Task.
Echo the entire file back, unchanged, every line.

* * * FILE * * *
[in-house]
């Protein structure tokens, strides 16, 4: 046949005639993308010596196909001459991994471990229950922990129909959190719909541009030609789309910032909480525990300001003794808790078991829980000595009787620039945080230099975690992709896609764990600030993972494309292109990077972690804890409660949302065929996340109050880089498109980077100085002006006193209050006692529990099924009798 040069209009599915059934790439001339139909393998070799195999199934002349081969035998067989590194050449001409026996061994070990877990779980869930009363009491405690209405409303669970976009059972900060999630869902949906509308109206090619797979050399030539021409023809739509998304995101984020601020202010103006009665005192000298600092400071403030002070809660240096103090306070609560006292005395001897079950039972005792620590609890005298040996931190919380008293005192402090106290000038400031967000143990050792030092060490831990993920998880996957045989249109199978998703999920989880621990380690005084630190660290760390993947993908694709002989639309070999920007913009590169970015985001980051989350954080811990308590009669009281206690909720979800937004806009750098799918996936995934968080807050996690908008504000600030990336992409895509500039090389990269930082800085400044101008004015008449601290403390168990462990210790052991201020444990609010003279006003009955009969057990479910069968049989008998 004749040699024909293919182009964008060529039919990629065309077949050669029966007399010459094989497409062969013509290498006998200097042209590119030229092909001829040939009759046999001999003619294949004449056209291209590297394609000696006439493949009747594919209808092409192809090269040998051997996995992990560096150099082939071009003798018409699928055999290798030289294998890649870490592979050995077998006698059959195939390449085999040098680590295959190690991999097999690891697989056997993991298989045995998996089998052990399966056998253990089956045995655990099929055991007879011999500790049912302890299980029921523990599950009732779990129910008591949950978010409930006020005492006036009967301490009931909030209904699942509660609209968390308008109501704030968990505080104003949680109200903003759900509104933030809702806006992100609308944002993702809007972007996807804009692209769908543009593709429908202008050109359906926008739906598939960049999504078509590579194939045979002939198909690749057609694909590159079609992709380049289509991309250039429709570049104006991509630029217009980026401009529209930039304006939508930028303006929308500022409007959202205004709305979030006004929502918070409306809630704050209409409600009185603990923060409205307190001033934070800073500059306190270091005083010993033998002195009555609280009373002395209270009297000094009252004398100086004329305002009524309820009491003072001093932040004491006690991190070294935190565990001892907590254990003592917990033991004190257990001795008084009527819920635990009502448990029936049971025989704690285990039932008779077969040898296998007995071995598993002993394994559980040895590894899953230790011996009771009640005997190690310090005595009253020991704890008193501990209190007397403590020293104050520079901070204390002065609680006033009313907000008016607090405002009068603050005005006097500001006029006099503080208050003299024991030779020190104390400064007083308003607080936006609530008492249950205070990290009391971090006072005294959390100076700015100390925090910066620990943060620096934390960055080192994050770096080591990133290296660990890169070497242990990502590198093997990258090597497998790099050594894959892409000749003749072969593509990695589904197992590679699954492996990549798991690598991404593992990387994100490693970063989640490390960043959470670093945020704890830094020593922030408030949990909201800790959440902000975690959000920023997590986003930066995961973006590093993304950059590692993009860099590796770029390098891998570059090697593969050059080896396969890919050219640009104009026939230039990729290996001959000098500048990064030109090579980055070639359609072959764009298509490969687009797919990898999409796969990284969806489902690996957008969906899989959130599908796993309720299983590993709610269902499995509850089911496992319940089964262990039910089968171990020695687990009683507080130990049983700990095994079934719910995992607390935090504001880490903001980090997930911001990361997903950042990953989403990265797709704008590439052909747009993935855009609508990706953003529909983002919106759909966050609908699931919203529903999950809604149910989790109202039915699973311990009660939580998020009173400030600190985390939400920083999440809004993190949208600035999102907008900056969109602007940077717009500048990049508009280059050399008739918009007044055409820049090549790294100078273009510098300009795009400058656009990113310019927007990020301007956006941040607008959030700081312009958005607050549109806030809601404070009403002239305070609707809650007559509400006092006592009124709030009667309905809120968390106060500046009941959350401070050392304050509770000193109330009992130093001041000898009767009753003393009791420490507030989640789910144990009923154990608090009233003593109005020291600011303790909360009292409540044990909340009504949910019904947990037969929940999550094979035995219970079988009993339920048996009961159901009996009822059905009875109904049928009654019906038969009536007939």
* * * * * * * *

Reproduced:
[in-house]
């Protein structure tokens, strides 16, 4: 046949005639993308010596196909001459991994471990229950922990129909959190719909541009030609789309910032909480525990300001003794808790078991829980000595009787620039945080230099975690992709896609764990600030993972494309292109990077972690804890409660949302065929996340109050880089498109980077100085002006006193209050006692529990099924009798 040069209009599915059934790439001339139909393998070799195999199934002349081969035998067989590194050449001409026996061994070990877990779980869930009363009491405690209405409303669970976009059972900060999630869902949906509308109206090619797979050399030539021409023809739509998304995101984020601020202010103006009665005192000298600092400071403030002070809660240096103090306070609560006292005395001897079950039972005792620590609890005298040996931190919380008293005192402090106290000038400031967000143990050792030092060490831990993920998880996957045989249109199978998703999920989880621990380690005084630190660290760390993947993908694709002989639309070999920007913009590169970015985001980051989350954080811990308590009669009281206690909720979800937004806009750098799918996936995934968080807050996690908008504000600030990336992409895509500039090389990269930082800085400044101008004015008449601290403390168990462990210790052991201020444990609010003279006003009955009969057990479910069968049989008998 004749040699024909293919182009964008060529039919990629065309077949050669029966007399010459094989497409062969013509290498006998200097042209590119030229092909001829040939009759046999001999003619294949004449056209291209590297394609000696006439493949009747594919209808092409192809090269040998051997996995992990560096150099082939071009003798018409699928055999290798030289294998890649870490592979050995077998006698059959195939390449085999040098680590295959190690991999097999690891697989056997993991298989045995998996089998052990399966056998253990089956045995655990099929055991007879011999500790049912302890299980029921523990599950009732779990129910008591949950978010409930006020005492006036009967301490009931909030209904699942509660609209968390308008109501704030968990505080104003949680109200903003759900509104933030809702806006992100609308944002993702809007972007996807804009692209769908543009593709429908202008050109359906926008739906598939960049999504078509590579194939045979002939198909690749057609694909590159079609992709380049289509991309250039429709570049104006991509630029217009980026401009529209930039304006939508930028303006929308500022409007959202205004709305979030006004929502918070409306809630704050209409409600009185603990923060409205307190001033934070800073500059306190270091005083010993033998002195009555609280009373002395209270009297000094009252004398100086004329305002009524309820009491003072001093932040004491006690991190070294935190565990001892907590254990003592917990033991004190257990001795008084009527819920635990009502448990029936049971025989704690285990039932008779077969040898296998007995071995598993002993394994559980040895590894899953230790011996009771009640005997190690310090005595009253020991704890008193501990209190007397403590020293104050520079901070204390002065609680006033009313907000008016607090405002009068603050005005006097500001006029006099503080208050003299024991030779020190104390400064007083308003607080936006609530008492249950205070990290009391971090006072005294959390100076700015100390925090910066620990943060620096934390960055080192994050770096080591990133290296660990890169070497242990990502590198093997990258090597497998790099050594894959892409000749003749072969593509990695589904197992590679699954492996990549798991690598991404593992990387994100490693970063989640490390960043959470670093945020704890830094020593922030408030949990909201800790959440902000975690959000920023997590986003930066995961973006590093993304950059590692993009860099590796770029390098891998570059090697593969050059080896396969890919050219640009104009026939230039990729290996001959000098500048990064030109090579980055070639359609072959764009298509490969687009797919990898999409796969990284969806489902690996957008969906899989959130599908796993309720299983590993709610269902499995509850089911496992319940089964262990039910089968171990020695687990009683507080130990049983700990095994079934719910995992607390935090504001880490903001980090997930911001990361997903950042990953989403990265797709704008590439052909747009993935855009609508990706953003529909983002919106759909966050609908699931919203529903999950809604149910989790109202039915699973311990009660939580998020009173400030600190985390939400920083999440809004993190949208600035999102907008900056969109602007940077717009500048990049508009280059050399008739918009007044055409820049090549790294100078273009510098300009795009400058656009990113310019927007990020301007956006941040607008959030700081312009958005607050549109806030809601404070009403002239305070609707809650007559509400006092006592009124709030009667309905809120968390106060500046009941959350401070050392304050509770000193109330009992130093001041000898009767009753003393009791420490507030989640789910144990009923154990608090009233003593109005020291600011303790909360009292409540044990909340009504949910019904947990037969929940999550094979035995219970079988009993339920048996009961159901009996009822059905009875109904049928009654019906038969009536007939």